Maternity Care: Healthy Placenta



Maternal age, premature rupture of the membranes, high blood pressure, and blood-clotting disorders can affect the health of the placenta. Dr. Robert Feldman, Chief and Medical Director of Obstetrics and Gynecology with Baptist Health South Florida, explains them and talks about the formation of the placenta.

Transcript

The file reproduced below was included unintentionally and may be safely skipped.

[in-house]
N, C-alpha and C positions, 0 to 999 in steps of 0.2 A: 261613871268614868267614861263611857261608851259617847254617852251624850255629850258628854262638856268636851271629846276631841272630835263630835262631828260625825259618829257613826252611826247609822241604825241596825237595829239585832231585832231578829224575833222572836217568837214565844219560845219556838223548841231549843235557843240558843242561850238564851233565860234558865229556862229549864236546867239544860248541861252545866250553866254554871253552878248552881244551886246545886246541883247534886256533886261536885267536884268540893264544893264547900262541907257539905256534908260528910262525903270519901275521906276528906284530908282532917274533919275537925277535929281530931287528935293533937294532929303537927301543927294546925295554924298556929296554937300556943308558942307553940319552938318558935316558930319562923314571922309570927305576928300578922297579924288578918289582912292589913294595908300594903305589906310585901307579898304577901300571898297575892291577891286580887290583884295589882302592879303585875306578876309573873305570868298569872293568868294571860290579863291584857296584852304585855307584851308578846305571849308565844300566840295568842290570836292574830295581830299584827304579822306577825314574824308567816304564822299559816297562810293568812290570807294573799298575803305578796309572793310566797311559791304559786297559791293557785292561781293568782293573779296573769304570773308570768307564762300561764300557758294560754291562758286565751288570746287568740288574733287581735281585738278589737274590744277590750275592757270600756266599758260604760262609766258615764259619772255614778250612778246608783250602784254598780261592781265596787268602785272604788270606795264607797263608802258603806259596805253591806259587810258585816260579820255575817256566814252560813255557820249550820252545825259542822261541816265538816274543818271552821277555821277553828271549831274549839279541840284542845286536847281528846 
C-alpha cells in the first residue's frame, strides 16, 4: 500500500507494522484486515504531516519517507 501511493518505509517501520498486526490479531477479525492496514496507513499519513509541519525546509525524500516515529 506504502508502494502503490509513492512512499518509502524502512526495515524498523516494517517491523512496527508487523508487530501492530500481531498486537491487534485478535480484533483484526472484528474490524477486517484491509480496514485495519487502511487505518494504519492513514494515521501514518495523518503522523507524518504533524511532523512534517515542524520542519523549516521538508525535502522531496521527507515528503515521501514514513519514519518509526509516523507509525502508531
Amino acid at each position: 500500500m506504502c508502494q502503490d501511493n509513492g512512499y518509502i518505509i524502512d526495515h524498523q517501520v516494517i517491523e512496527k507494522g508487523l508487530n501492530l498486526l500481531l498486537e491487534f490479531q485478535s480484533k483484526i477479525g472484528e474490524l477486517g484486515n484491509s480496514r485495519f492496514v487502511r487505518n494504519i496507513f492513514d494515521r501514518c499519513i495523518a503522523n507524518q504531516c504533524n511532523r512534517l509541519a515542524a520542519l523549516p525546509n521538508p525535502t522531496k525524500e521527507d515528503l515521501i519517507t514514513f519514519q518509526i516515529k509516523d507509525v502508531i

And there’s so much to learn about the Placentia we have a graphic here of some factors that can affect the health of the placenta dr. Feldman will you walk us through these starting with maternal age so with maternal age what happens is the micro capillary system or the micro vascular system of the of the woman and of the placenta begins to decrease as a result you end up having decreased blood supply to the placenta and as the placenta ages there’s less blood supply to the baby and this can cause decrease in the size of the baby this can cause fetal stress and sometimes can even result in premature delivery because of placental insufficiency let me ask you when you start monitoring the baby as the fetus grows it’s a placenta it’s checked at all times from the beginning of conception so and the placenta actually does not form till about 10 or 11 weeks so in the first eight weeks there’s not a placenta present after eleven weeks the placenta begins to grow and actually as we’ll talk later about a third of pregnancies have the placenta covering the cervical loss or placenta previa early in pregnancy but as the pregnancy content continues to grow the placenta will move superiorly will move towards the top of the uterus because as the uterus grows it pulls the placenta up with it you.
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